A summary of our outlook for economies and markets.
Growing pains – strong demand, constrained supply and elevated inflation
The course of economic recoveries and expansions never runs smoothly. Businesses need to adjust to the changing environment and are just as likely to be surprised by the strength of demand as by any unexpected weakness; still, the current global economic expansion is unique.
Rapid recovery is expected to see economies return to pre-COVID trend by late 2022
Following the unprecedented decline in activity in 2020, economies have recovered rapidly – much more briskly than many forecasters, businesses or households had expected. Supported by extraordinary fiscal and monetary policy support and driven by a rapid recovery in consumer demand, economies experienced a material shift in the mix of consumption, towards goods and away from services.
The pace of recovery has seen some major economies, such as the United States, already surpass their pre-COVID recession level of activity, with others such as the Euro zone and United Kingdom expected to reach that point by the end of 2021. As a result, these economies have regained their pre-crisis GDP within around 18 months of the deepest recession on record. That compares with between three and seven years to return to the prior peak in activity following the global financial crisis (GFC) of 2008. Moreover, we and many other forecasters expect economies to return to their pre-COVID trend path of activity by the end of 2022, something that most economies never achieved following the GFC (Figure 1).
Figure 1. Global activity: a recovery to pre-COVID trend, unlike the post-GFC experience
However, the combination of manufacturing shutdowns in 2020, the speed of recovery in demand in 2020/21 and the lingering effects of COVID restrictions in parts of Asia (that have either pursued a zero-tolerance approach to infections or currently have low vaccination rates), has led to some growing pains. These have become more evident over the course of 2021, as commodity, manufacturing and retail inventories have fallen sharply, with production unable to keep pace with the level of demand.
Figure 2 shows just how extreme those inventory issues have become, with both manufacturing and retail at historic extremes in the low level of inventories (relative to those desired). It is also a vastly different experience to the same point in the recovery from the GFC, when inventory levels were around average. The situation today reflects a range of factors, including: under-investment in the years preceding the COVID crisis; factory closures in H1 2020 and sporadically thereafter; final demand for goods well in excess of pre-COVID level of demand; and “just-in-time” inventory management. The decline in inventories has resulted in ever longer supplier delivery times, increased backlogs of work and significant upward pressure on producer prices. While the direct impact of higher energy prices has pushed consumer inflation up significantly, rising supply chain costs have also fed through into parts of the consumer basket. In addition to raising prices, the supply-chain problems have curtailed growth as well, as industries have essentially been unable to source certain components, such as semiconductor chips.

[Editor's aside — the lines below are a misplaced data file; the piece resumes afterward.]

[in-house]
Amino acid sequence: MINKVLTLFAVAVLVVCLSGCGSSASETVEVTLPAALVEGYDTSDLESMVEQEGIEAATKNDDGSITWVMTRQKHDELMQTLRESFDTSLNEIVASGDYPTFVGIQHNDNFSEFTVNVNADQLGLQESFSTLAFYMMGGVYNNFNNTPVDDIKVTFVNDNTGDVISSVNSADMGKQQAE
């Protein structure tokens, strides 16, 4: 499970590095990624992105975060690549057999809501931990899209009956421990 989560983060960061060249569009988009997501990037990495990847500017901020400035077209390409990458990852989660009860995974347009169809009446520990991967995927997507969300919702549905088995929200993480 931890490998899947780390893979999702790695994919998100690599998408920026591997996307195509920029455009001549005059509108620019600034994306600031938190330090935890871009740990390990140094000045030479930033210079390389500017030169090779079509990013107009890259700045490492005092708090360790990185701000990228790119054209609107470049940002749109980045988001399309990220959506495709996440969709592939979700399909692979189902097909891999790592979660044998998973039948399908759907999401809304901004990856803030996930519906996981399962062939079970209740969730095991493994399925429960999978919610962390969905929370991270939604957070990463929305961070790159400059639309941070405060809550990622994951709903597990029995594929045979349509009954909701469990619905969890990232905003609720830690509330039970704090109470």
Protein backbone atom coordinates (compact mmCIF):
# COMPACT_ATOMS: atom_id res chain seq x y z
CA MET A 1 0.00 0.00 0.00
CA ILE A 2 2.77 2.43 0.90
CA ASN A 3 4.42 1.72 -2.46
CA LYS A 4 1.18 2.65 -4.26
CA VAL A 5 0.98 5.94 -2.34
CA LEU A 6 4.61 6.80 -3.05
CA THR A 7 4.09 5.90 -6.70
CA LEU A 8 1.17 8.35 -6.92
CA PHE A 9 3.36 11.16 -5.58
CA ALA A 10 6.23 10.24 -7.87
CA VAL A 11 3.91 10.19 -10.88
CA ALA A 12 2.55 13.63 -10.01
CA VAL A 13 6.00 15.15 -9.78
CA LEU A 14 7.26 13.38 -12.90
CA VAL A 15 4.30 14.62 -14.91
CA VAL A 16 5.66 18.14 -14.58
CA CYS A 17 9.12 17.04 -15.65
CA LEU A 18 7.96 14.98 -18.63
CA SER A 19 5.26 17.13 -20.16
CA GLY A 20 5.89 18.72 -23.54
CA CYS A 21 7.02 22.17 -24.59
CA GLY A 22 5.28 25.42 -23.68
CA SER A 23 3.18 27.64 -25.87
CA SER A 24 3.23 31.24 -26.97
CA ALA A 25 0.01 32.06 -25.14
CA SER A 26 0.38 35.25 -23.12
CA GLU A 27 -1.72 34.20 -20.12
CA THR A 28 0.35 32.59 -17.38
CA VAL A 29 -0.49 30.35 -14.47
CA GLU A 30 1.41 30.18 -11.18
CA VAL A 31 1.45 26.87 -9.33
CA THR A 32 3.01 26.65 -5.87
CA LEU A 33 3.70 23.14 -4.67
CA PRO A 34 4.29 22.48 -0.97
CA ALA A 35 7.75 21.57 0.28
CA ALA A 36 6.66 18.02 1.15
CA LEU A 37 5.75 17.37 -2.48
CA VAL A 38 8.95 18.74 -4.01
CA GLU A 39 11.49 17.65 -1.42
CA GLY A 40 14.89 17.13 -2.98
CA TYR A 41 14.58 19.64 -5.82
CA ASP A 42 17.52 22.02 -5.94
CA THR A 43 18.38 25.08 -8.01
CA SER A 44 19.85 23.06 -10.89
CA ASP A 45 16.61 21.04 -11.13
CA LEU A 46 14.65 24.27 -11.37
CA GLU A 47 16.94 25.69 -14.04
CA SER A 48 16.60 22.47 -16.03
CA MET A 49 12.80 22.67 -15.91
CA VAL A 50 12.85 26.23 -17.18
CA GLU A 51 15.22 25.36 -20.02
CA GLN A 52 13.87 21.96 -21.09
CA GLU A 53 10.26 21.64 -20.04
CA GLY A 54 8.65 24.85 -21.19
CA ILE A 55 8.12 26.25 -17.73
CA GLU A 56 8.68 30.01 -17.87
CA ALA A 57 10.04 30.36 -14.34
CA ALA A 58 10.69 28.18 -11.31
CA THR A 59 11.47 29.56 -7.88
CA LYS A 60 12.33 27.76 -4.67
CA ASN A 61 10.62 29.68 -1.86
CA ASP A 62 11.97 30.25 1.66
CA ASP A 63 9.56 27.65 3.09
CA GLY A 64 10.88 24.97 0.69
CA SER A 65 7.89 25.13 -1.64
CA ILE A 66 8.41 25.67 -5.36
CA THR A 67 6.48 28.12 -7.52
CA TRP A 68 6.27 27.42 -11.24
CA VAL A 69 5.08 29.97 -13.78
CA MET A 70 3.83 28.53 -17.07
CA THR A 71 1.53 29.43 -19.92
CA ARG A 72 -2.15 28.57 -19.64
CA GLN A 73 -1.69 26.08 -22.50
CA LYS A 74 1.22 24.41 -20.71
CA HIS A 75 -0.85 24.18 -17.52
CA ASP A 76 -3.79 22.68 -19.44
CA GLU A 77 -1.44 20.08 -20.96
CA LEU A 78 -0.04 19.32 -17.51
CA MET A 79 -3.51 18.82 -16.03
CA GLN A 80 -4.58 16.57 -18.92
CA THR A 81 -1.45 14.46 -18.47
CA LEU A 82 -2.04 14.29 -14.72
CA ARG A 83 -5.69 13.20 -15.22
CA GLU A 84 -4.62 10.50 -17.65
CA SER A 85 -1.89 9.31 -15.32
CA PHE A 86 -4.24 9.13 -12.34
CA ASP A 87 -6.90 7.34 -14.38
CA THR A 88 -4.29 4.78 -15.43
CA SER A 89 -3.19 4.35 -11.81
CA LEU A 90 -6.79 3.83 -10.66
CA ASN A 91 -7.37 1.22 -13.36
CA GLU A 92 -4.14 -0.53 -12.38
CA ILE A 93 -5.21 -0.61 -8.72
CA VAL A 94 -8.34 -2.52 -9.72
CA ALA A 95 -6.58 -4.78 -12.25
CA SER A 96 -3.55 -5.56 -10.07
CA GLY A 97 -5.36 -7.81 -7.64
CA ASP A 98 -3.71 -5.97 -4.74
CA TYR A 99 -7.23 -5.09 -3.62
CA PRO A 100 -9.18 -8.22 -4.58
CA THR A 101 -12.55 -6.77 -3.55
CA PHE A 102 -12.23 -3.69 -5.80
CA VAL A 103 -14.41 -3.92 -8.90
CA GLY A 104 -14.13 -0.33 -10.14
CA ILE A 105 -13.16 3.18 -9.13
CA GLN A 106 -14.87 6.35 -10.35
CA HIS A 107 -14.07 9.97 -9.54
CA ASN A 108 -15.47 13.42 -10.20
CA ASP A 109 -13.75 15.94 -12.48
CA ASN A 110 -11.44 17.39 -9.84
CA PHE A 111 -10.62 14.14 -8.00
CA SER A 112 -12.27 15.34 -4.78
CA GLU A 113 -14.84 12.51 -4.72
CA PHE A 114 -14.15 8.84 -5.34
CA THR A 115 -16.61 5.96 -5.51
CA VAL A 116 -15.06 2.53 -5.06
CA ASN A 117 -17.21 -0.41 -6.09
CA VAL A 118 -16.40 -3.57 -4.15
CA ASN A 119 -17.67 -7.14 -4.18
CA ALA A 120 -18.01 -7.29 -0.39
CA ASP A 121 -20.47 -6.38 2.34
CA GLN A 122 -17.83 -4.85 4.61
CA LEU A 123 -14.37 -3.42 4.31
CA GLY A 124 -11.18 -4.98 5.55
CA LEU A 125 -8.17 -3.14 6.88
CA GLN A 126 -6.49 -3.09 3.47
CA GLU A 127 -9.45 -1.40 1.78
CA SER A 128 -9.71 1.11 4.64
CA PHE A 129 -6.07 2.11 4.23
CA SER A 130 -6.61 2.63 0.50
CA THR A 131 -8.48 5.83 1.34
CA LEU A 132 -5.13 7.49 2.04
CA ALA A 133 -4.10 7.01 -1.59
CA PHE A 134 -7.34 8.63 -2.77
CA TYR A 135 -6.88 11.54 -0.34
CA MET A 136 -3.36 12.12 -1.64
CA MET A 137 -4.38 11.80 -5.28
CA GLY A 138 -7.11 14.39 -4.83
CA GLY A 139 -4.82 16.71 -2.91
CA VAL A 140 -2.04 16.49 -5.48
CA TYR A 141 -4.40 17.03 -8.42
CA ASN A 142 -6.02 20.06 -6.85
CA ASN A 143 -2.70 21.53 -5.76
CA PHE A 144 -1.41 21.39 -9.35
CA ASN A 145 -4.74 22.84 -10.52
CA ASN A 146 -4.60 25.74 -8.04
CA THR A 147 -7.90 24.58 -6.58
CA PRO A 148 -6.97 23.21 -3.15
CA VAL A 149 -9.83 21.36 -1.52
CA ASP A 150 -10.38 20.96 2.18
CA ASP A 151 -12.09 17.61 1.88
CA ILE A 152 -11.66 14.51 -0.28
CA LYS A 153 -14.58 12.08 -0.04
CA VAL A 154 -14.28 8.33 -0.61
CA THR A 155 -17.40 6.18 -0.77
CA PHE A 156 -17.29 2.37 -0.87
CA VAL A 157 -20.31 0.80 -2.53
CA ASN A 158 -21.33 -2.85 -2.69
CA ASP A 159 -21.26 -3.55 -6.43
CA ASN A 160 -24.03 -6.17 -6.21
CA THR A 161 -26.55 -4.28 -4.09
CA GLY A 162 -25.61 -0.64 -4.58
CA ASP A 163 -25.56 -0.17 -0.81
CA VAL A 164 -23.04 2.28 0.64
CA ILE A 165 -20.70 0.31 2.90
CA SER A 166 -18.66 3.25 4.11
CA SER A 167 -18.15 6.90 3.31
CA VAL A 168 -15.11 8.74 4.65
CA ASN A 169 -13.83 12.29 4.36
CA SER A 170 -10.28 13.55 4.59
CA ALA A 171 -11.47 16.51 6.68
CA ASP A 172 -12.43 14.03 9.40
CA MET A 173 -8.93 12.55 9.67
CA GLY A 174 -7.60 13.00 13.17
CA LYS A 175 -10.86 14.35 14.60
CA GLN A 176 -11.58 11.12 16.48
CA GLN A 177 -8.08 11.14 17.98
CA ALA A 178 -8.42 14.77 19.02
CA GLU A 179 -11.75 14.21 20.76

Figure 2. Surveys responses to level of inventories
A larger number indicates lower inventory levels or greater inventory
More recently, the supply challenges facing businesses appear to have gone beyond materials and intermediate inputs, to also include labour. Surveys of businesses in the United States, Euro zone and United Kingdom all indicate that they are having more difficulty sourcing labour than at any time in the past 30 years or more. That is also reflected in job openings, with vacancies at record highs which is somewhat surprising given the number of people who left the labour market during the COVID crisis, alongside a still elevated unemployment rate.